Writing Style Takeaway: Rumsfeld’s words throw the concept of knowing into an existential crisis—as all oxymorons do. Oxymorons, which set contradictions side-by-side, encourage listeners to think past the place where straightforward understanding ends. Getting a mental grip around an oxymoron like a “known unknown” would take at least an afternoon of heavy pondering, even for Socrates. The bombardment of contradictions and repeats that Rumsfeld offers in this writing style example moves beyond the philosophical to the nonsensical and, yes, to the unknowable. Is it clever to use language that doubles back on itself to communicate unknowability? Yes. Does it offer sound evidence for military action? Not so much.
Infamous Example #4: I Meant Would/n’t
President Donald Trump made headlines in 2018 for comments he made at a joint summit with Russian President Vladimir Putin. When asked whether he supported U.S. Intelligence findings that Russia interfered in the 2016 presidential election, he said:
“I have President Putin; he just said it’s not Russia. I don’t see any reason why it would be.”
Following widespread backlash, even among his supporters, he explained that he actually meant to say, “I don’t see any reason why it wouldn’t be Russia. Sort of a double negative.”
Writing Style Takeaway: Instead of calling language into question, Trump says that he meant the opposite of what he said. While his correction, wouldn’t, doesn’t make sense when read within the larger context of his statements, the use of a contraction here warrants a second look. In this writing style example, Would and wouldn’t sound incredibly close, even though they are polar opposites. Polar opposites are not, as the President asserted, double negatives. Still, all it takes is a mumble to confuse listeners into whether Trump is supporting the FBI’s findings on election meddling or if he’s elevating Vladimir Putin’s denials. Presidential trust in its own intelligence agencies hinges upon the abbreviated form of would not, just an apostrophe and a missing “o.”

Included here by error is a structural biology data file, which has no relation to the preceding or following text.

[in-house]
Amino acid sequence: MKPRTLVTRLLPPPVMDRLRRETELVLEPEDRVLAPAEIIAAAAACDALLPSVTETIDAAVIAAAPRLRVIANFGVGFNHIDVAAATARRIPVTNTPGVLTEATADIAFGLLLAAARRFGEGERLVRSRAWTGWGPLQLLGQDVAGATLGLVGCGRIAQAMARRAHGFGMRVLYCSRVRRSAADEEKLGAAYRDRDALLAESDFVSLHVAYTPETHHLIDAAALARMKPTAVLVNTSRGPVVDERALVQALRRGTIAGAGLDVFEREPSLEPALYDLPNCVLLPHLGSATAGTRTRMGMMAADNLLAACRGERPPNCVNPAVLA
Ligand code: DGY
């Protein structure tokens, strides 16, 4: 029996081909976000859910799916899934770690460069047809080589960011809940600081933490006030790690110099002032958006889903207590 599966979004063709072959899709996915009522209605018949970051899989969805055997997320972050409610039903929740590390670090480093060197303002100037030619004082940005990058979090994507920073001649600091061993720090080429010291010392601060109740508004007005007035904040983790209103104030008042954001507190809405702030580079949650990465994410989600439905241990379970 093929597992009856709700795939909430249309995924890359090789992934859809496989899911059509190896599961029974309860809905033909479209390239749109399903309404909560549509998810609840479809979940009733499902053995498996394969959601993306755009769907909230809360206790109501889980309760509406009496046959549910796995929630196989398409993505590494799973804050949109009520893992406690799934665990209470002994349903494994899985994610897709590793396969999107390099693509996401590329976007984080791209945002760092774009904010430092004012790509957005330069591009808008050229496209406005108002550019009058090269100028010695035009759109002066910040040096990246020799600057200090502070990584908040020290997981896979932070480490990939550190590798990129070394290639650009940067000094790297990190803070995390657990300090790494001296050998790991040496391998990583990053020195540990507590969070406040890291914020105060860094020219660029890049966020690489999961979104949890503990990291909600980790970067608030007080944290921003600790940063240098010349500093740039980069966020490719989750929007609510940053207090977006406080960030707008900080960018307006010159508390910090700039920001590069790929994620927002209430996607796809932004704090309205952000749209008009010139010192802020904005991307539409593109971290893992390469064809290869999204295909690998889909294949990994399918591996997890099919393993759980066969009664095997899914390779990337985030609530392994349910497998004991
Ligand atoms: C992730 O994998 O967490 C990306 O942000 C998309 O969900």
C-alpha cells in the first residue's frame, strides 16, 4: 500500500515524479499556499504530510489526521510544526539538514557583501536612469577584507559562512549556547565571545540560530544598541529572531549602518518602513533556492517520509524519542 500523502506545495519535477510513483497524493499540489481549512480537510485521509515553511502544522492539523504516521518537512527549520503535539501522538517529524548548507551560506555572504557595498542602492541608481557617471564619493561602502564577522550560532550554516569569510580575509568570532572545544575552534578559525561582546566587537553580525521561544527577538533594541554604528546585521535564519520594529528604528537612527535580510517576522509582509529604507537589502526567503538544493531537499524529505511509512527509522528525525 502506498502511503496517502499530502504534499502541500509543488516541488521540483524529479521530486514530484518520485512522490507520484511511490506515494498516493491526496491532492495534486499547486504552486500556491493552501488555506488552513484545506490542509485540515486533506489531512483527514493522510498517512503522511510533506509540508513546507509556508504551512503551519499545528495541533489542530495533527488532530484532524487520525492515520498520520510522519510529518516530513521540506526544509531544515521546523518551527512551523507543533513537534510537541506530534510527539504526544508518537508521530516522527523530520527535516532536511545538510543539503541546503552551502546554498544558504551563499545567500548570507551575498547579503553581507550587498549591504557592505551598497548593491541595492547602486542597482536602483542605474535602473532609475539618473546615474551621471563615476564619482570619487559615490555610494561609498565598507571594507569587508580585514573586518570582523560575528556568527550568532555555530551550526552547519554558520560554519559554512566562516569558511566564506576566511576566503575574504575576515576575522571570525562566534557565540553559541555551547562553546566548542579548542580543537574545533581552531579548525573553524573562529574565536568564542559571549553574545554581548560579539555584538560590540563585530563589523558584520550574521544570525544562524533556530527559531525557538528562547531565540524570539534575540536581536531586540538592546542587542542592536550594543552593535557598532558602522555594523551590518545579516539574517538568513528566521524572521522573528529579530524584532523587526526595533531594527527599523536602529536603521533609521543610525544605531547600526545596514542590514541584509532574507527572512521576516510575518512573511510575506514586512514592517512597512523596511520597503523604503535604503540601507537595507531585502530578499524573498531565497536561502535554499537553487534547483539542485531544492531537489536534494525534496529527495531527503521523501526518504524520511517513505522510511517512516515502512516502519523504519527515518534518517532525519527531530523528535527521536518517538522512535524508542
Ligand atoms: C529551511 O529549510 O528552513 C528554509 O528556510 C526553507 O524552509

Perhaps the biggest takeaway from the writing style examples above is how the smallest grammatical choices create huge impacts. Are they worthy of a chuckle? Perhaps. Calling them “gaffes,” though, erases the weighty consequences of style. Dismissing them as typical political “doublespeak” glosses over the specifics we can name: Being verbs, passive voice constructions, oxymorons, and contractions allow the speakers here to confuse and sidestep culpability. If Orwell is right, advocating for ethical communication means advocating for clear language. This means taking grammar and style seriously enough to be able to identify the language choices that allow speakers to sidestep transparency in context. Demand clarity. Demand honesty. And depending on the context–keep powerful decision-makers as far away from being verbs and passive voice as possible.
For more in-depth grammar and writing style examples and instruction that can improve your language clarity and ability to persuade others ethically, check out Wordsmith: A Grammar & Style Refresher for Business Professionals.